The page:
The Ephesians had done a good job of following the apostle Paul’s exhortation to their elders: “For I know this,” Paul warned, “that after my departure savage wolves will come in among you, not sparing the flock. Also from among yourselves [the leaders] men will rise up, speaking perverse things, to draw away the disciples after themselves. Therefore watch, and remember that for three years I did not cease to warn everyone night and day with tears” (Acts 20:29–31).
Paul’s admonition to the Ephesian elders probably took place several decades before the book of Revelation was written. Christ’s message to the church of Ephesus shows that the Ephesians had taken Paul’s exhortation seriously. The “wolves” had come, but the “flock,” being vigilant, recognized them for what they were.
The Ephesians, it seems, had become quite proficient in recognizing, and rejecting, heretical movements. “But this you have,” Christ says, “that you hate the deeds of the Nicolaitans, which I also hate” (Revelation 2:6). The precise identity of the Nicolaitans is uncertain, but we know for sure that they advocated a philosophy that made compromise with falsehood seem acceptable—a doctrine similar to the phony “grace” (or license to sin) some popular evangelists proclaim today. The Ephesians would not stand for it!
The Christians of Smyrna had endured tribulation and poverty, and Christ urges them to face the new trials that would soon come upon them with faith and courage. “Do not fear any of those things which you are about to suffer,” He urged. “Indeed, the devil is about to throw some of you into prison, that you may be tested, and you will have tribulation ten days. Be faithful until death, and I will give you the crown of life” (Revelation 2:10).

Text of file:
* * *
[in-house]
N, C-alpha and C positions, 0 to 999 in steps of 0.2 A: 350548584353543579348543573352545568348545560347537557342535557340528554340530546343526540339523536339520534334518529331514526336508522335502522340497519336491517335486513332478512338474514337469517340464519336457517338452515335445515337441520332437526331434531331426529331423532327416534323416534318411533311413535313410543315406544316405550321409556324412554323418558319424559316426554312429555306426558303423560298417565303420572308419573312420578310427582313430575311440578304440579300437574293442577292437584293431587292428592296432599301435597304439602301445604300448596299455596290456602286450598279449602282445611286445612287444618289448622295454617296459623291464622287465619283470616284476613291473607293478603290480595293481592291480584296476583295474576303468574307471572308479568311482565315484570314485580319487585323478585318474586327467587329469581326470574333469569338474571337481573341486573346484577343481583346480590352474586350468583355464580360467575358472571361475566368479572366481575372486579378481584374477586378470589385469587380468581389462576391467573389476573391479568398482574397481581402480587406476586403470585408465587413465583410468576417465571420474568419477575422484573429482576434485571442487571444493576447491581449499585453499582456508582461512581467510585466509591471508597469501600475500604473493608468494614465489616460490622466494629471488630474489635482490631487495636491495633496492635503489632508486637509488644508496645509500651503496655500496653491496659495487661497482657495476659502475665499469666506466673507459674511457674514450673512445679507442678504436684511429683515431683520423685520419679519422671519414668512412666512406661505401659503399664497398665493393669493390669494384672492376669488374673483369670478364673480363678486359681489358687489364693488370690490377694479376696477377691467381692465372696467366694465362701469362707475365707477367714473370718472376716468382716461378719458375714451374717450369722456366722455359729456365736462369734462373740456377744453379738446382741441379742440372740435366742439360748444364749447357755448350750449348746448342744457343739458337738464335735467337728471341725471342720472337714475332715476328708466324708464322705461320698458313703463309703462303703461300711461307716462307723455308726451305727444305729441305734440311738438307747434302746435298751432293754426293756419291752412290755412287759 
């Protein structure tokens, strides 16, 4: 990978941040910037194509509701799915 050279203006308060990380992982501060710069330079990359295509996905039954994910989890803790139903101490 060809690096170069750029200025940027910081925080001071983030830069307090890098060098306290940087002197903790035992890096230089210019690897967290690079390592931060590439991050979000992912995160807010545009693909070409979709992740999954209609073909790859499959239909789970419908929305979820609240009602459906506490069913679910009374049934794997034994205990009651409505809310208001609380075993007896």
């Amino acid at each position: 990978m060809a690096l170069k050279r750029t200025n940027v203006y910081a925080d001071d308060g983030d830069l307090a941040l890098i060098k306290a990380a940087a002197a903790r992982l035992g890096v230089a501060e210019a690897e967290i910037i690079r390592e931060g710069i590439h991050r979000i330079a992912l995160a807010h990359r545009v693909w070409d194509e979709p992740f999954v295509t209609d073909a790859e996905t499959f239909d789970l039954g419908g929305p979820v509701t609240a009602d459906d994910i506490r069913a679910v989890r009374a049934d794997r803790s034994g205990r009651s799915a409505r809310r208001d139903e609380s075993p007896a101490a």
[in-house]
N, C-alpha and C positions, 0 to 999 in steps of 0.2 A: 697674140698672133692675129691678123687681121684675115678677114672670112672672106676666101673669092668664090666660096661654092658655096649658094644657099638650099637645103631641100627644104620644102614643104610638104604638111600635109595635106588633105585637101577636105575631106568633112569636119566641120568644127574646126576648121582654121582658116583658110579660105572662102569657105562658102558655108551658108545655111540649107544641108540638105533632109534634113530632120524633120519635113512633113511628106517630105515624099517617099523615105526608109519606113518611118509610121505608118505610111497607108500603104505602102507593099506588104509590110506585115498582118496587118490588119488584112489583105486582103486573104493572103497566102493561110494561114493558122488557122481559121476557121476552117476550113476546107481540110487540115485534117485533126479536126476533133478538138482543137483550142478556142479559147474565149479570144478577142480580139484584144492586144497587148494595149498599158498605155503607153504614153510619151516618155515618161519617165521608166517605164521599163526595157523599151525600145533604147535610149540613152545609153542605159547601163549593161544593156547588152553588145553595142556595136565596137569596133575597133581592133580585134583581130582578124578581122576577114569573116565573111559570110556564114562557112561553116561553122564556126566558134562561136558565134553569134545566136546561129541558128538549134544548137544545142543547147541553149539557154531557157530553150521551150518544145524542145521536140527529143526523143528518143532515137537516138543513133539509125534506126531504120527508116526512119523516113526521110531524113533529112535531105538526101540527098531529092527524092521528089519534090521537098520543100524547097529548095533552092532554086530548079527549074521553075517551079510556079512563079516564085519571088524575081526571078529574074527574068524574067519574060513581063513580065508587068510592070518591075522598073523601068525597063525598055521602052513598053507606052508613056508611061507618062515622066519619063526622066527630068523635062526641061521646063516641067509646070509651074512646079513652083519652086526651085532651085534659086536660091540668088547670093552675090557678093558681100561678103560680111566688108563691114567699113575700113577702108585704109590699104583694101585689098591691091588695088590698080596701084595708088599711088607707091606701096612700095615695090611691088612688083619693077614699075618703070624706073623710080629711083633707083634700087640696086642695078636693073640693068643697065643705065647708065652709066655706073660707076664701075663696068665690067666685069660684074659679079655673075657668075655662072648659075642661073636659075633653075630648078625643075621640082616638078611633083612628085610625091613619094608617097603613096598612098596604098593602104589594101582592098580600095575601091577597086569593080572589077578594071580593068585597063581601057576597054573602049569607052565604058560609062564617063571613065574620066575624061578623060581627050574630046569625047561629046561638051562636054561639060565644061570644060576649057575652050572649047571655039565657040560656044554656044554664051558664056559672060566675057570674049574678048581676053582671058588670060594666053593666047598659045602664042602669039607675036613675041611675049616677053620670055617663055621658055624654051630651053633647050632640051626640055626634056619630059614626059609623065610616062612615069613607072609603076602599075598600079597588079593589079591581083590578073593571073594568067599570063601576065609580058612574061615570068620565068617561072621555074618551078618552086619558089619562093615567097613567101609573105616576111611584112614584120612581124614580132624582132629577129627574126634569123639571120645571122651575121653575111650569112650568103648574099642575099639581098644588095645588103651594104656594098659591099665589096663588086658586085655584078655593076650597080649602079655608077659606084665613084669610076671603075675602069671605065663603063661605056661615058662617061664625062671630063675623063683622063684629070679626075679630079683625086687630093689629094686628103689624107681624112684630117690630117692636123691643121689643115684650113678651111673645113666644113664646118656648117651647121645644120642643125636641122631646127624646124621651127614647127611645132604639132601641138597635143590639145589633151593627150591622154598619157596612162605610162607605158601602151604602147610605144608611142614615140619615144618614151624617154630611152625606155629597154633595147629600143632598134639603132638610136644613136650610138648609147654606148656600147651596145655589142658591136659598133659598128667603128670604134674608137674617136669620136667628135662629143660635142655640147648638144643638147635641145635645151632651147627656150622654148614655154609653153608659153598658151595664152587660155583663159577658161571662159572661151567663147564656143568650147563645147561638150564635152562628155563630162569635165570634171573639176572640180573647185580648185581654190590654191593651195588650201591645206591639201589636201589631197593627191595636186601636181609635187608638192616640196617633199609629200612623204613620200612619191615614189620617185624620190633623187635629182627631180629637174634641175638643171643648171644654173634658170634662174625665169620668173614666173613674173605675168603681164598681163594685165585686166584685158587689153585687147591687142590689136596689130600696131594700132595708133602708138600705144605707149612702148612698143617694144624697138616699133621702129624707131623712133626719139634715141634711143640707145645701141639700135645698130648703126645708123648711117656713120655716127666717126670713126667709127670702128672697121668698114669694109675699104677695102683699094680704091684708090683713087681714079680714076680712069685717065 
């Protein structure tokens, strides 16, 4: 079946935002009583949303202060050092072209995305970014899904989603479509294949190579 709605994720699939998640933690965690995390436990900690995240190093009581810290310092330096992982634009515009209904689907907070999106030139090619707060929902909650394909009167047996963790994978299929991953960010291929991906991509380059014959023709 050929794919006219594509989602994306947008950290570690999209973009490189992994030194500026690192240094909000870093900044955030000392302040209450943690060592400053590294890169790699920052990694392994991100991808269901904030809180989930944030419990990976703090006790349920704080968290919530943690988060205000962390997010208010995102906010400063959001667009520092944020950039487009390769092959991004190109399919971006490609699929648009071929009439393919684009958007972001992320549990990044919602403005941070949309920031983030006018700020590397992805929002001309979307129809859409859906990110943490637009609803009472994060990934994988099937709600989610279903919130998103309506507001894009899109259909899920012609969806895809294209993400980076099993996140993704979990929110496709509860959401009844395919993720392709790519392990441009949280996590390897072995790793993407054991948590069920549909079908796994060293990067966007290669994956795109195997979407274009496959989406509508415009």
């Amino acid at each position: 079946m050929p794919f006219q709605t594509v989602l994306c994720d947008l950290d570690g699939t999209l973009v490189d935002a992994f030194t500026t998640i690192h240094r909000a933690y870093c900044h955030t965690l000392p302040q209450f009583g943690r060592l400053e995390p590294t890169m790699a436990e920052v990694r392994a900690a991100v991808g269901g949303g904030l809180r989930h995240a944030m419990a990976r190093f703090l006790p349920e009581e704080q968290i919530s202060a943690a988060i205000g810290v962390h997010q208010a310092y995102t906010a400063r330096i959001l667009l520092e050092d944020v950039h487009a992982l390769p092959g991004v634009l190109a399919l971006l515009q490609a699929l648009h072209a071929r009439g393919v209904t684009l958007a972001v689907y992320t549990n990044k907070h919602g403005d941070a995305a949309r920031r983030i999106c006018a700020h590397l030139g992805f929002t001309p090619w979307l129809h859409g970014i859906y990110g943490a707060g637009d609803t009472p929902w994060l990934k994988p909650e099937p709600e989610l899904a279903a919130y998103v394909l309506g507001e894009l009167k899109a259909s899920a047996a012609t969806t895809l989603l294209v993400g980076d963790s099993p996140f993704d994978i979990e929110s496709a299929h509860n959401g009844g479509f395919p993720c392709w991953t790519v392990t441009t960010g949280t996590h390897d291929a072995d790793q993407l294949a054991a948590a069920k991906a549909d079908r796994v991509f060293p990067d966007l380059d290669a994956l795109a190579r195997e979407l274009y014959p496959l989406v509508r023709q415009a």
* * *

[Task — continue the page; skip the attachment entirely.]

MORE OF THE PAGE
Many of the believers of the church in Pergamos persevered in the faith even during times of severe persecution (verse 13). The faithful of the church in Thyatira, known for their patience and works of love and service (verse 19), were urged to “hold fast what you have till I come” (verse 25)—to persevere in love and good works in spite of the apostate movement spreading among believers in Thyatira.
Christ has only positive things to say about the Philadelphian Christians. “Because you have kept My command to persevere,” He promises, “I also will keep you from the hour of trial that shall come upon the whole world, to test those who dwell on the earth” (Revelation 3:10). This “hour of trial” appears to refer specifically to the end-time Day of the Lord—a major theme of Revelation—but in principle includes any time of divine intervention and wrath. This does not mean that the church in Philadelphia symbolizes a particular end-time assembly of the faithful. It simply means that the message is not restricted to the believers of late first-century Philadelphia; it is universal (as “whole world” suggests). It tells us that just as Christ called on the Christians of Philadelphia to persevere in the faith, so He calls on all His brethren everywhere to “Hold fast what you have, that no one may take your crown” (verse 11).
Improvements in Performance
The faithful believers within the troubled church in Thyatira are commended for their good works and improvements in performance. “I know your works, love, service, faith, and your patience; and as far as your works, the last are more than the first” (Revelation 2:19).
Each of the letters to the seven churches promises divine blessings for the one “who overcomes” (2:7,11,17,26; 3:5,12,21). To “overcome” is to prevail, or conquer. Overcoming, by its very nature, is an improvement in performance. We overcome when we conquer bad habits, successfully resist temptations, and take control of our thoughts.